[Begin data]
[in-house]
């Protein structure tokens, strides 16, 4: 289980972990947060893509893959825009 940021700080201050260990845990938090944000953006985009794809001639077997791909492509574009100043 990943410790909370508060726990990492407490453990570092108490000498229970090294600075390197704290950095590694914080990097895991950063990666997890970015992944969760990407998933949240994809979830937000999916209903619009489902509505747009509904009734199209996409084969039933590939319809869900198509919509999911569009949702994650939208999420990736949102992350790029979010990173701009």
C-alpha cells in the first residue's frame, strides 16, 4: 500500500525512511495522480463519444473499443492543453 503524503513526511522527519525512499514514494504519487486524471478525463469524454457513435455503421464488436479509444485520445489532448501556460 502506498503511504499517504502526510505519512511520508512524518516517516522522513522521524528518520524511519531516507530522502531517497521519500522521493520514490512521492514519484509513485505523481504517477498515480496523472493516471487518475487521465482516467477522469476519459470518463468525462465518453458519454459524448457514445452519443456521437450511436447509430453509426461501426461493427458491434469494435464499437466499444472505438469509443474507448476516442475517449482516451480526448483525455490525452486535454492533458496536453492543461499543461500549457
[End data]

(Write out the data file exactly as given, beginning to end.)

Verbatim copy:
[in-house]
């Protein structure tokens, strides 16, 4: 289980972990947060893509893959825009 940021700080201050260990845990938090944000953006985009794809001639077997791909492509574009100043 990943410790909370508060726990990492407490453990570092108490000498229970090294600075390197704290950095590694914080990097895991950063990666997890970015992944969760990407998933949240994809979830937000999916209903619009489902509505747009509904009734199209996409084969039933590939319809869900198509919509999911569009949702994650939208999420990736949102992350790029979010990173701009």
C-alpha cells in the first residue's frame, strides 16, 4: 500500500525512511495522480463519444473499443492543453 503524503513526511522527519525512499514514494504519487486524471478525463469524454457513435455503421464488436479509444485520445489532448501556460 502506498503511504499517504502526510505519512511520508512524518516517516522522513522521524528518520524511519531516507530522502531517497521519500522521493520514490512521492514519484509513485505523481504517477498515480496523472493516471487518475487521465482516467477522469476519459470518463468525462465518453458519454459524448457514445452519443456521437450511436447509430453509426461501426461493427458491434469494435464499437466499444472505438469509443474507448476516442475517449482516451480526448483525455490525452486535454492533458496536453492543461499543461500549457